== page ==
• Work on your own timeline, stop feeling constantly “behind.”
  • No lectures needed! This is not to say that lectures are bad, and it is in no way to disrespect the effort of our professors who are indeed experts of their field. However, there are just too many lectures, and too little time. Skipping lectures freed up my schedule to learn in a way I that I could best understand the concepts.
  • Multiple passes through the material can only strengthen your grasp of the concepts.
  • If you use Step 1 review material, you could crush Step 1 and be way ahead of the game before your dedicated study period.
 

Disadvantages:

  • It is nerve-wracking to deviate from the school curriculum, and different schools test in different ways. Take some of the concepts/ideas here and tailor it to your specific situation/learning style, and try it in small steps to make sure your plan is effective. For example, my school’s lectures came with handouts, so I initially skimmed and compared the content and make sure I’m not missing any major concepts.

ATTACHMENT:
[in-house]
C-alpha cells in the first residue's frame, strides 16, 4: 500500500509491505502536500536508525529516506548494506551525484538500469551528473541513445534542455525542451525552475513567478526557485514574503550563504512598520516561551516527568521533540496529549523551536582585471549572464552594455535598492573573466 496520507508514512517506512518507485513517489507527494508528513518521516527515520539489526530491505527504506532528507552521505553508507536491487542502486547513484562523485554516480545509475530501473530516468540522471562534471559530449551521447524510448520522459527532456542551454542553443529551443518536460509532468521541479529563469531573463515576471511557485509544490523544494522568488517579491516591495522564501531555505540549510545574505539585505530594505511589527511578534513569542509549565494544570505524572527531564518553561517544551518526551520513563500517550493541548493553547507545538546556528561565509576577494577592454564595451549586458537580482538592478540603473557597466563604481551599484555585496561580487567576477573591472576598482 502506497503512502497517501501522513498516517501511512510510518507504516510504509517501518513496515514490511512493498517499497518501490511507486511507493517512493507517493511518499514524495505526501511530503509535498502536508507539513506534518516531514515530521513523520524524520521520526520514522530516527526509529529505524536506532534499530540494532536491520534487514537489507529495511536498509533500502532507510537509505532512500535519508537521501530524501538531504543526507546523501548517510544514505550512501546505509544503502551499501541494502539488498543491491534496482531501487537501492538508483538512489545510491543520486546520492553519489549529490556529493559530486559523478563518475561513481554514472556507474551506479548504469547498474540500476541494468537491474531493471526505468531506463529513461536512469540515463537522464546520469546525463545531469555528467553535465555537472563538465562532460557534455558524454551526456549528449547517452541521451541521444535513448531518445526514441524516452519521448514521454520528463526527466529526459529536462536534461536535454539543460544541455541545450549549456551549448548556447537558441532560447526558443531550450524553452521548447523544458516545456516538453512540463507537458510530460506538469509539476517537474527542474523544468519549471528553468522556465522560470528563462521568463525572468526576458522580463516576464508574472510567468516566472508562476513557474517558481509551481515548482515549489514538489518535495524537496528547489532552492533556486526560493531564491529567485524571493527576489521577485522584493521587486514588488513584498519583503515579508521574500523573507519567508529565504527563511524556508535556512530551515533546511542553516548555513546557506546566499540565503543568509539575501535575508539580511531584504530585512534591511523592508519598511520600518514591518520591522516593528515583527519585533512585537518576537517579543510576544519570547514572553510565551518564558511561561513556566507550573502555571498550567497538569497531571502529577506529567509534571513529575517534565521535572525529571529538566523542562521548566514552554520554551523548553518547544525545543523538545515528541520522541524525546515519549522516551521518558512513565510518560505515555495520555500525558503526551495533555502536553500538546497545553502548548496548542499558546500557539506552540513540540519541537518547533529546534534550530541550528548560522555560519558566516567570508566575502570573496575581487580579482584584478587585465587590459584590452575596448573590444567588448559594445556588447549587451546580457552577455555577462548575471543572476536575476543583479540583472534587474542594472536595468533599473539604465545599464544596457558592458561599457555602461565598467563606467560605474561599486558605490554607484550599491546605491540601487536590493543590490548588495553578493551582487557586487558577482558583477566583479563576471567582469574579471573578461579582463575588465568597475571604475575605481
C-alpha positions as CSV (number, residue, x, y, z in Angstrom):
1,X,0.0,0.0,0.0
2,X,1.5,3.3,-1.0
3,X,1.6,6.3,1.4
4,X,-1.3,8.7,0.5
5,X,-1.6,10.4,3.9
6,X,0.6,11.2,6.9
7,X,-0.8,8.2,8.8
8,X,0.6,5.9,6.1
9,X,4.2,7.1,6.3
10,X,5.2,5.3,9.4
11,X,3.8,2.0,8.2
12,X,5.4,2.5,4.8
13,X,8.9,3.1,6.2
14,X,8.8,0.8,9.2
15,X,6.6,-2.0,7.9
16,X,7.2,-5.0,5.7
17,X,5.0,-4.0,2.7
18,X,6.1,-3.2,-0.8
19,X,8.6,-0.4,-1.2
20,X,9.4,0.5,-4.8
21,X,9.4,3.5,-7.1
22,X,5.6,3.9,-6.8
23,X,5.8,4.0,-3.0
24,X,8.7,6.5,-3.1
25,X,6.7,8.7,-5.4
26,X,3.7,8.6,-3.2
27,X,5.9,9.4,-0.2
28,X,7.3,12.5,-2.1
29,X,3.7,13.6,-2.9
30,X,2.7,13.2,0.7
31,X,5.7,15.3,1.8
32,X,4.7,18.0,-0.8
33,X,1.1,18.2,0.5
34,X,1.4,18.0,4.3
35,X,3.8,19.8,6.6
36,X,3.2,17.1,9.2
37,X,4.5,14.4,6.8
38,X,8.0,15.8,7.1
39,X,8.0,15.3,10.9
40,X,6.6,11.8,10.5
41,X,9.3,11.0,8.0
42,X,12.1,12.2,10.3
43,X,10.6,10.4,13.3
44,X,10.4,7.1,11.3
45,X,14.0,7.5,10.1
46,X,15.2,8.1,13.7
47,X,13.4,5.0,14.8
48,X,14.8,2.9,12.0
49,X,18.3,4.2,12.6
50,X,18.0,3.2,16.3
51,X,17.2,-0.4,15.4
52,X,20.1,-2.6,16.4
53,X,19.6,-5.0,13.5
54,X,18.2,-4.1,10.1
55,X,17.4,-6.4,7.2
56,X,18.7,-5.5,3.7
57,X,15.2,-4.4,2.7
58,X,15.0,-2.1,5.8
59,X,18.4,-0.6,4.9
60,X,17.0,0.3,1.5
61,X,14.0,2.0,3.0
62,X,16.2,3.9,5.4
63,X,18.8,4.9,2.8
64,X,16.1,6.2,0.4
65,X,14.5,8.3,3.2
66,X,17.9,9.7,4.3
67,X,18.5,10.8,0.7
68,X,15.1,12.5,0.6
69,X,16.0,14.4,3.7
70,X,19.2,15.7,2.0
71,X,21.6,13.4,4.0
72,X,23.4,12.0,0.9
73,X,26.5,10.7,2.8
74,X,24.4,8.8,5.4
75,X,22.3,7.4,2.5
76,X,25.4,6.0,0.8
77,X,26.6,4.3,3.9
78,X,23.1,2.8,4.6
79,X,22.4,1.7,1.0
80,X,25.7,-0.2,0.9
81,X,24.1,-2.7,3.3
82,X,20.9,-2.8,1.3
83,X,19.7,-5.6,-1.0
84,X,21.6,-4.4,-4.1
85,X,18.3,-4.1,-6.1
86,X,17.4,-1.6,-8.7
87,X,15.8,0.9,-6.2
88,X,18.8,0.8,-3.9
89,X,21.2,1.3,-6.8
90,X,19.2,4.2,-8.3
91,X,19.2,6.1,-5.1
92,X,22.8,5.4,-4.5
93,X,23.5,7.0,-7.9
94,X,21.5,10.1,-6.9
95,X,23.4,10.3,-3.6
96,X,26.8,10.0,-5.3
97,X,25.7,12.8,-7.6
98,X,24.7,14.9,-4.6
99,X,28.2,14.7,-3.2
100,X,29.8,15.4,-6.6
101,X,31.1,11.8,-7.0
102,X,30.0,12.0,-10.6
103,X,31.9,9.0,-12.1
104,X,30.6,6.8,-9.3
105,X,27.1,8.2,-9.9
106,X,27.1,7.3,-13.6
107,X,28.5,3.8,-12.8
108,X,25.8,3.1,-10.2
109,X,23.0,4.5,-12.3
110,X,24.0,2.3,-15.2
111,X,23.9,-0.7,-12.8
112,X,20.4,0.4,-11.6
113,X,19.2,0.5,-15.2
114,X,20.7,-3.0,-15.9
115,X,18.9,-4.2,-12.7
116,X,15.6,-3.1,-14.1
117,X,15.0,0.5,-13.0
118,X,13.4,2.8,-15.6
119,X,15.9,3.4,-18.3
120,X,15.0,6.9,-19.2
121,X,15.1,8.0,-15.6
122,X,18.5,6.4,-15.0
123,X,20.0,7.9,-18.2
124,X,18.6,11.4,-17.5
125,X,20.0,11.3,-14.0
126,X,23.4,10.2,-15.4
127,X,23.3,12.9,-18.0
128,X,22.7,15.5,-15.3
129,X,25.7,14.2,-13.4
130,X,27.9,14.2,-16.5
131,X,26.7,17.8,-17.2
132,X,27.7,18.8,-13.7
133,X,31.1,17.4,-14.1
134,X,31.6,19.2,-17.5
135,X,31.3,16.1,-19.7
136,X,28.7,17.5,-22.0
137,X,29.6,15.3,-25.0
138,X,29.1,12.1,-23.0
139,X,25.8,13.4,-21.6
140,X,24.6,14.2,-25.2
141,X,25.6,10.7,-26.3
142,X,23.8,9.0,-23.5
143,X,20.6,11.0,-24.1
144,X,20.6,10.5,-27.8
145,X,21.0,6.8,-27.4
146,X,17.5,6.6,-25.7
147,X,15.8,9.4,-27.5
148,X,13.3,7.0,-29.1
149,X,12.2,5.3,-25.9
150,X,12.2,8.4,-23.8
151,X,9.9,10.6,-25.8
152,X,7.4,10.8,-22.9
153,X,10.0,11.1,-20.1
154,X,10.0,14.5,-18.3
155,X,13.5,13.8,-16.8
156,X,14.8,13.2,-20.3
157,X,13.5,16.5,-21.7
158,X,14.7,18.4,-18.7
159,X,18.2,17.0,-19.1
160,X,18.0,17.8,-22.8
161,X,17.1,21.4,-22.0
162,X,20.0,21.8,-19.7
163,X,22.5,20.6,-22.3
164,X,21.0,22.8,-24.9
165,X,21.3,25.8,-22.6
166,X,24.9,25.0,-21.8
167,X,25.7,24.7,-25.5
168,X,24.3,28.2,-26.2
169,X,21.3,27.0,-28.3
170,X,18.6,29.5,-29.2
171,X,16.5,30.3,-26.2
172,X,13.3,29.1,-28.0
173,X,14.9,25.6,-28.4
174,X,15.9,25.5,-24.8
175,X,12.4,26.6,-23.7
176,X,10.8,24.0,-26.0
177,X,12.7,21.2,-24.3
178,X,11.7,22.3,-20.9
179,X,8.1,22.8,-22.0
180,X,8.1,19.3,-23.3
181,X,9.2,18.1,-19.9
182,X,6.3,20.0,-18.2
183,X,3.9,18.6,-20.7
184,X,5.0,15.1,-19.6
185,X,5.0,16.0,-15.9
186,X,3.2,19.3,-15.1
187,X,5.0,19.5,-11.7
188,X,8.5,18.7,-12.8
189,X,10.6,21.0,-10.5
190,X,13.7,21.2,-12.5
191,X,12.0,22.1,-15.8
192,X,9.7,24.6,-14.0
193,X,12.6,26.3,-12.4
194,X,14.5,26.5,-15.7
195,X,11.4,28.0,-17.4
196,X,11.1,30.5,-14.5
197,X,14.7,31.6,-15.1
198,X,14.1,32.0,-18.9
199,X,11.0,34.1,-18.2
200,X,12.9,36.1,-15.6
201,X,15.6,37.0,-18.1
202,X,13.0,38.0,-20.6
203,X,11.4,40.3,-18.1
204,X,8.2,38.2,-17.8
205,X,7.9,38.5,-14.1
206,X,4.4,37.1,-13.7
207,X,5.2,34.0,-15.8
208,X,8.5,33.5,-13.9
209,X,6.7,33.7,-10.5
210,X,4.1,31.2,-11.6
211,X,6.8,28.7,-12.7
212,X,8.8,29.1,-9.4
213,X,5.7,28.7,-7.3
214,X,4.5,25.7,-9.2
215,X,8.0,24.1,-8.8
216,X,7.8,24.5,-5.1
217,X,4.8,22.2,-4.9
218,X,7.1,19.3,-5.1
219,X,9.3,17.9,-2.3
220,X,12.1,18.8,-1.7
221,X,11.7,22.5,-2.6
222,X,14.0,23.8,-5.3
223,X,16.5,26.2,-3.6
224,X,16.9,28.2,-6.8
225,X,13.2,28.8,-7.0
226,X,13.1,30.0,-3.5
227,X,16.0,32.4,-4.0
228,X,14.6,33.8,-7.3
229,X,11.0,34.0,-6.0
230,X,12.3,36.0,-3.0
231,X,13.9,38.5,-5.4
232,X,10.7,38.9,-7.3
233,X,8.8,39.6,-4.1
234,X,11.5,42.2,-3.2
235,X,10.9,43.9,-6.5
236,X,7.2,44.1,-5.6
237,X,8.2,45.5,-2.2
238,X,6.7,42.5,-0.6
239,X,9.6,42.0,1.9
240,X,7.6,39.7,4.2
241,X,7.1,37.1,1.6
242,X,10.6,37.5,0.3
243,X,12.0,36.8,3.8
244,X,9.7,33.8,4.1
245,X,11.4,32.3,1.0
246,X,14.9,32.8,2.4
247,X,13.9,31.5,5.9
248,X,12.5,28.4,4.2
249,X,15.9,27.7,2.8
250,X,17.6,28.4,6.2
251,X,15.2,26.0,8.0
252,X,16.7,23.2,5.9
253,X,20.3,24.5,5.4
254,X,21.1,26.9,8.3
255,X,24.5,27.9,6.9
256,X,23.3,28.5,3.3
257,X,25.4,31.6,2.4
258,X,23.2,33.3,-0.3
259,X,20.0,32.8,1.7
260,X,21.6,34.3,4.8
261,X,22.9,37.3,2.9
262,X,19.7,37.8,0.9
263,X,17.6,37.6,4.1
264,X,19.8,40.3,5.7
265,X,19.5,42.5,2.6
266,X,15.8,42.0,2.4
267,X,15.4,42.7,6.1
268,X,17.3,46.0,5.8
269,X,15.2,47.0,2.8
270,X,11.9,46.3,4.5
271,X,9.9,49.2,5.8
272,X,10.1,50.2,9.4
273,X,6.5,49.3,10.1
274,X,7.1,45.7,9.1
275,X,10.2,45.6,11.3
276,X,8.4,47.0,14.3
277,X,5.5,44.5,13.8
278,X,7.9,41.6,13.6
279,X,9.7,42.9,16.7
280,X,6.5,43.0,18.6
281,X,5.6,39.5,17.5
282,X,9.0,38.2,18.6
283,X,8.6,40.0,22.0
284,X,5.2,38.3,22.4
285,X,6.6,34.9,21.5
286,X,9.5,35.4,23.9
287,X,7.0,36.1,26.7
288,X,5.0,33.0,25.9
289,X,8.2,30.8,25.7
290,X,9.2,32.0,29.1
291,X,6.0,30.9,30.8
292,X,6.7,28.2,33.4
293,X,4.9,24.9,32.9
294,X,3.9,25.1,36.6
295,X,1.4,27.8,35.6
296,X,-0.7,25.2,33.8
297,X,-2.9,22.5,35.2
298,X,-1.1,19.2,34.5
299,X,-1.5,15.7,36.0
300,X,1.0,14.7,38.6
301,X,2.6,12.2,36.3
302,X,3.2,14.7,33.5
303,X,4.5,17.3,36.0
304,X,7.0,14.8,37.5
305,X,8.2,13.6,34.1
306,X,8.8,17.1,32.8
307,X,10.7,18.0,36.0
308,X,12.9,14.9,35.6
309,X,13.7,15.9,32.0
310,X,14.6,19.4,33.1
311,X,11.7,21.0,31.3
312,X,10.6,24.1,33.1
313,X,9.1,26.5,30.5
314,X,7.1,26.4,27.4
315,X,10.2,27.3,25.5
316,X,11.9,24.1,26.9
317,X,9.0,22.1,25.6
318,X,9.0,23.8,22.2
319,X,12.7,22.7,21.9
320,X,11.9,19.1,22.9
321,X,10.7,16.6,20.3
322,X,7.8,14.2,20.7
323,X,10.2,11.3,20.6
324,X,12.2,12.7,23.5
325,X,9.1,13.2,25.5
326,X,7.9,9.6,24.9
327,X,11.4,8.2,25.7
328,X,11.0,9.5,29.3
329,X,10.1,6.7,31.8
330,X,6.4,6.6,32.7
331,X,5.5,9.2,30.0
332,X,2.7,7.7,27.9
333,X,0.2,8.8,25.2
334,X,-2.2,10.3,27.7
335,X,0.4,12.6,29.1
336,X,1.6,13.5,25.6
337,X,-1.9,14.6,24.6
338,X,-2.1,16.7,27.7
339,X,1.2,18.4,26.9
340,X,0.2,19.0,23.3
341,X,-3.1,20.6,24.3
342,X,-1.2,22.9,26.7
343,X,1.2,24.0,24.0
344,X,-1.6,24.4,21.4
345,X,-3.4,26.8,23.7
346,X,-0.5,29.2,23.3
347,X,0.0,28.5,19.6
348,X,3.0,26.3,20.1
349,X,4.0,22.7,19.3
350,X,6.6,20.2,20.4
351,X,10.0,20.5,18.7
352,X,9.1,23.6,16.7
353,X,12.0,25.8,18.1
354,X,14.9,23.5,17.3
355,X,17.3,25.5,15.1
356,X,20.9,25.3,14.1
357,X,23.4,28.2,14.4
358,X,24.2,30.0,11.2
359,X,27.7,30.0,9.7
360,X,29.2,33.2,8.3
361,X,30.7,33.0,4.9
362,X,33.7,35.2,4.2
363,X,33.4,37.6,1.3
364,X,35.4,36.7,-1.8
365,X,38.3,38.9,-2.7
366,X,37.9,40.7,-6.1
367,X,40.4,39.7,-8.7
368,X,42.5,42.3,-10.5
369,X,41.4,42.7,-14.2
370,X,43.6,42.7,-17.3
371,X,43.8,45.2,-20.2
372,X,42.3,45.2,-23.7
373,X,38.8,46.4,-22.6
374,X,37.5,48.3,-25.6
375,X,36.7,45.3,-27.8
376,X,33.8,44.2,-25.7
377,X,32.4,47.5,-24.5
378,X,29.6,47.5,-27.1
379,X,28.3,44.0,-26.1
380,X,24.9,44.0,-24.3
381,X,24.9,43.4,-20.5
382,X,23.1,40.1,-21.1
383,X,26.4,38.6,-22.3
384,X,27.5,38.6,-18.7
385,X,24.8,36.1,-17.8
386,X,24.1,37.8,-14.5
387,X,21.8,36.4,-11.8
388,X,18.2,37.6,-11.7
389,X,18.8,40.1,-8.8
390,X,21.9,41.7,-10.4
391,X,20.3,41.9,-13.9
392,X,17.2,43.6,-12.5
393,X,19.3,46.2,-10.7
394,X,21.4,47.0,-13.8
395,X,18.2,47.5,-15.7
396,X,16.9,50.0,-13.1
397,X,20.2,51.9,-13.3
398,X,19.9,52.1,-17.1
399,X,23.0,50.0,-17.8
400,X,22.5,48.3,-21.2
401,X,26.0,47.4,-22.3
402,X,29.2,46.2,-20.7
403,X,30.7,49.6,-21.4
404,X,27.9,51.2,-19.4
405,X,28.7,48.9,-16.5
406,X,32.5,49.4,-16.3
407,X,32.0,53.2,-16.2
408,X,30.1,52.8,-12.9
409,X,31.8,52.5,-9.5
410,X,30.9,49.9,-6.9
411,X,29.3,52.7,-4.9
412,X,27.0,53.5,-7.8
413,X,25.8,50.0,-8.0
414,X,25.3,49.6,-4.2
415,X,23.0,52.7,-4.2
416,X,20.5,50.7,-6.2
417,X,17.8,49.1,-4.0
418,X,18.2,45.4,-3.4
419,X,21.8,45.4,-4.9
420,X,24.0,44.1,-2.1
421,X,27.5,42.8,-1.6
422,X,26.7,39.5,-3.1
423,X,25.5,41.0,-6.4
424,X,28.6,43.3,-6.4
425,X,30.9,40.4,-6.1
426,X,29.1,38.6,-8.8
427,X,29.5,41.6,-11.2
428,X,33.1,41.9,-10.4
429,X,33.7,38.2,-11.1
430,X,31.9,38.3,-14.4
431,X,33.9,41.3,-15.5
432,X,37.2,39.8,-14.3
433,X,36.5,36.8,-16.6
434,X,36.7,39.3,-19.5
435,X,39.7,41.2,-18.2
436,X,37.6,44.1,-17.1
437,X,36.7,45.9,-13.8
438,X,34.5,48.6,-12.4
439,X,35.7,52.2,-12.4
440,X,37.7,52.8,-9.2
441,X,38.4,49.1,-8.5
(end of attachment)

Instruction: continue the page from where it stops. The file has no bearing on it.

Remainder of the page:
• This is for highly independent learners. However, learning medicine requires intrinsic motivation to learn; mastering time management and keeping yourself accountable are crucial skills throughout your career.
  • You may miss out on really great lectures, so I would at least ask your classmates which lectures were outstanding and try to watch video recordings of them if available.
 

Think outside the box to tailor your own education

If there is one message I have for all students it’s this: you are the only one who knows how you learn best. If you are not reaching your goals, keep thinking creatively to address specific obstacles one by one, because there is always another way to do things. Once you do find your own way, med school will feel much more like that bubbly pamplemousse goodness you deserve.  
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This Post Has 2 Comments

  1. Dr. Lu,

    Thank you for sharing your studying method. I have been working on my own method for an independent study and your advice is helpful. How did you gage time for one pass of review? I am good at planning, but it seems I plan for more than I can complete for a day. Did you commit a certain number hours per day or ‘must finish’ certain topics? Thank you again.
    Best wishes,

    Laura Alexander

    1. Hey Laura!